From the first bar of the opening track, I am struck by the high production values. Scott certainly seems to know his way around a mixing desk!

Scott has incredible instincts regarding his editing process – he’s super quick and creative with his choices. He, like me, is more into the content and the actual notes than focusing on every aspect of the final sonics, so we were very fortunate to have Jeff Forrest recording my overdubs, Chris Albers doing the final mix, and Forrester Savell doing the mastering – all those guys played a big part in the production values you’re hearing. Scott is a wizard with a digital razor and his instincts have played a huge part of the impressive Lazy Bones album roster; he’s building a great catalogue of progressive music.

That first track, Liquid and Fumes, references Zappa’s Wind Up Workin’ in a Gas Station – it does to me, at least! I love the way it bursts into your ears like it’s already been going for five minutes! Which brings me neatly round to your time with the great man. How did you end up playing in Zappa’s band, and was it scary?

Well, any reference to that song was purely unintentional, although I do love that song! You’re right though, it does kinda start like “we now join this song, already in progress…” I got the job in Zappa’s band by calling his office and asking to be considered for the gig; I never remotely imagined that it would work, but thank goodness it did. I’m grateful that Frank took me, a completely unknown kid calling out of nowhere, seriously enough to give me an audition and a shot. I was really only scared two times: my last night at home before heading out for the beginning of the tour, and walking out onto the stage for the first show in Albany. Once the show started, the fear subsided because it was so much freaking fun, but I still spent a good portion of the tour in absolute disbelief that it was really happening at all.

How does working with Devin compare to working with Zappa? Both strike me – a thoroughbred non-musician – as very technically demanding.

They are very different, but both have very specific technical demands inherent in their music. A lot of Frank’s music is very obviously difficult to execute from a dexterity standpoint, and some passages of Devin’s songs are as well, but a lot of the difficulties in Devin’s music are more subtle. In particular, much of the sound that Dev is after when he’s playing together with another guitarist involves both players playing the same parts in perfect unison. This is difficult to achieve onstage, but through the use of in-ear monitors, with both of our guitar signals split hard left and right, I’m able to settle in and focus on the job of locking with him as perfectly as I can. The other major point in getting Devin’s music to feel right involves, simply, not rushing the beat. This is a simple matter but I never discussed it with another bandleader in so basic a fashion, and it’s become a major focus in my musicality since I started working with him: essentially, focusing on the fact that a piece of music feels completely different when a musical part lays just behind the beat rather than just ahead of it. I’ve known this intellectually forever, but to focus on it as an essential component of a composer’s ethos is new – I’ve absorbed how music feels stronger and more confident this way, no matter how crazy the musical setting might be, and I’ve applied it with great results to my own recorded work. Finally, with Dev almost every song is played in an open guitar tuning, so the entire night of music is spent on an alien planet if you’re used to playing in standard tuning. This isn’t really a problem for composed, learned material, but in the occasional part of the show where I’m called upon to improvise or just be extemporaneous in some way, it definitely requires careful thinking. It’s no issue for Dev because he’s been playing in open tunings forever, but for me, once I realised that I’d be soloing on occasion, I had to quickly indoctrinate myself in this strange new territory. Exciting, nervy stuff for me.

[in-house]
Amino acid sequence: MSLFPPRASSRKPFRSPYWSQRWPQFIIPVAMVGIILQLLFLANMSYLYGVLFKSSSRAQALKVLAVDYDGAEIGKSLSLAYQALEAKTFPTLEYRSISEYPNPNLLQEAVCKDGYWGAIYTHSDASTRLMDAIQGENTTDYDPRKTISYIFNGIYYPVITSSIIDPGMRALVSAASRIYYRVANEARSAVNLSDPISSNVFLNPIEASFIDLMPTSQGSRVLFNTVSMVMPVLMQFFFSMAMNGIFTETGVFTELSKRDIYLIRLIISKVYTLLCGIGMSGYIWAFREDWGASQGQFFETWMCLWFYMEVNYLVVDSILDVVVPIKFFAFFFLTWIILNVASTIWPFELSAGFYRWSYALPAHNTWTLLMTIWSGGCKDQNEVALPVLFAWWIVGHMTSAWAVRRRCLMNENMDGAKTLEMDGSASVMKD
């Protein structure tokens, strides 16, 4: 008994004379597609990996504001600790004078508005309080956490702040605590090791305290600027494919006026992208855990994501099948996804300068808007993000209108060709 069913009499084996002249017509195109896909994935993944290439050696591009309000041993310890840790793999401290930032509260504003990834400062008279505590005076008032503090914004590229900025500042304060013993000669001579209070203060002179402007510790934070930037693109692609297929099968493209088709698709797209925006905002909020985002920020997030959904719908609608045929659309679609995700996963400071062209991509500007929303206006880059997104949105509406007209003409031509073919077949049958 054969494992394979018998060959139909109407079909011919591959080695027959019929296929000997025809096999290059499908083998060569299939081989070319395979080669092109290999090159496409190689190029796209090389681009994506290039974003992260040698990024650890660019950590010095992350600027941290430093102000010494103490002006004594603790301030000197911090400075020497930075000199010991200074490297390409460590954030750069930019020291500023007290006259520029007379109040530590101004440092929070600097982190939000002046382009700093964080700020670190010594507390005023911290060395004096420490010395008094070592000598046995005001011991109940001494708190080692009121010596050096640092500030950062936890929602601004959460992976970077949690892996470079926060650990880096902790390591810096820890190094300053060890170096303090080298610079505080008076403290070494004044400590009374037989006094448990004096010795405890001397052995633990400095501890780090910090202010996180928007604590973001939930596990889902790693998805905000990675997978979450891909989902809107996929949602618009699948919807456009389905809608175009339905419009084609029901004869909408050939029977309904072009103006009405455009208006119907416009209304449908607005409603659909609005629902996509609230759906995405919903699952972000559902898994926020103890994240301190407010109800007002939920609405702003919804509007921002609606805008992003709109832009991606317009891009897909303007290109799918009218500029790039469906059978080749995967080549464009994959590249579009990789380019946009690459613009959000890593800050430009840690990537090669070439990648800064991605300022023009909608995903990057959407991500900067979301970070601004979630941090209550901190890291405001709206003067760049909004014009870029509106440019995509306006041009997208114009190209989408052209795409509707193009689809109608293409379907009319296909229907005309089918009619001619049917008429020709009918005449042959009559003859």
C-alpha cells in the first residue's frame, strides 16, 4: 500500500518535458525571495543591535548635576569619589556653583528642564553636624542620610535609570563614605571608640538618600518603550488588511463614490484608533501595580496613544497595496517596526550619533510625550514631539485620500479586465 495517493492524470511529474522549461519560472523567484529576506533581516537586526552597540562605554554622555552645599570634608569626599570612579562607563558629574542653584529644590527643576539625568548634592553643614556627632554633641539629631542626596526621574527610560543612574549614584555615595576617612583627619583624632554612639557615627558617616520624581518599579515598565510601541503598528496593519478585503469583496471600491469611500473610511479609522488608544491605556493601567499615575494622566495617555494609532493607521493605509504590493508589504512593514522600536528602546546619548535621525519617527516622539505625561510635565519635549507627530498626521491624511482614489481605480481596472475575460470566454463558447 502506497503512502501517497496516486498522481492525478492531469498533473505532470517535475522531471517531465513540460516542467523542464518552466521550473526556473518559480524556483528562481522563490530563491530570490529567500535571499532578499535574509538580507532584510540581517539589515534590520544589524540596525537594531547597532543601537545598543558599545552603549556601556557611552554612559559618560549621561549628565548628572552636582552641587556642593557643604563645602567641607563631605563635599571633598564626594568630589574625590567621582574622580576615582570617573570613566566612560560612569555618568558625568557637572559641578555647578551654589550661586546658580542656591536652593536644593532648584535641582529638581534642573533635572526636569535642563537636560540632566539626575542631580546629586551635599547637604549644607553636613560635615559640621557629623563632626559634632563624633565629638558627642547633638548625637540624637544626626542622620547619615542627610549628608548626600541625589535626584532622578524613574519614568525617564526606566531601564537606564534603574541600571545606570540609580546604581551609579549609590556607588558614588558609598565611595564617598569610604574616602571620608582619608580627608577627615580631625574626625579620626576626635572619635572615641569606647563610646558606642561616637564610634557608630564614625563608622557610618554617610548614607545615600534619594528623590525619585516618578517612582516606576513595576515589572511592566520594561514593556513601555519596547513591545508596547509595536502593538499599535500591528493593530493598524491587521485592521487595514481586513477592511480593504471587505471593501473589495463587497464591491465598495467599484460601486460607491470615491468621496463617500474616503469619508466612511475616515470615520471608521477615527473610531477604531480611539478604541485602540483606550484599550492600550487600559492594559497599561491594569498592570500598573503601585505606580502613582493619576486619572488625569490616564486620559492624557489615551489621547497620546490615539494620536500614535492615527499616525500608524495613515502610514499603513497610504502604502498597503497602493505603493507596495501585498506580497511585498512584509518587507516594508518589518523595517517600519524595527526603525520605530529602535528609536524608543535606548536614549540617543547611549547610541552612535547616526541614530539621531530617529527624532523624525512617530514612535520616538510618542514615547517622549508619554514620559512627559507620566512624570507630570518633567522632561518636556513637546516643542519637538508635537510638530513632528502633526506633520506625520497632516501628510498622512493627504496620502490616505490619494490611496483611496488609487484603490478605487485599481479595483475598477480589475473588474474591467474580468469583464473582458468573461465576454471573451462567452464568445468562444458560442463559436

You have also played with Frank’s son Dweezil. We saw the Hot Rats tour last year, very entertaining!

I was in Dweezil’s band for about five years in the first half of the ’90s. Initially it was called the Dweezil Zappa Band but we eventually changed our name to Z; Ahmet was the lead singer. We made several albums, which were good, but our real comfort zone was onstage – man, Z was a FANTASTIC live band. There’s some good footage on YouTube of us doing our thing.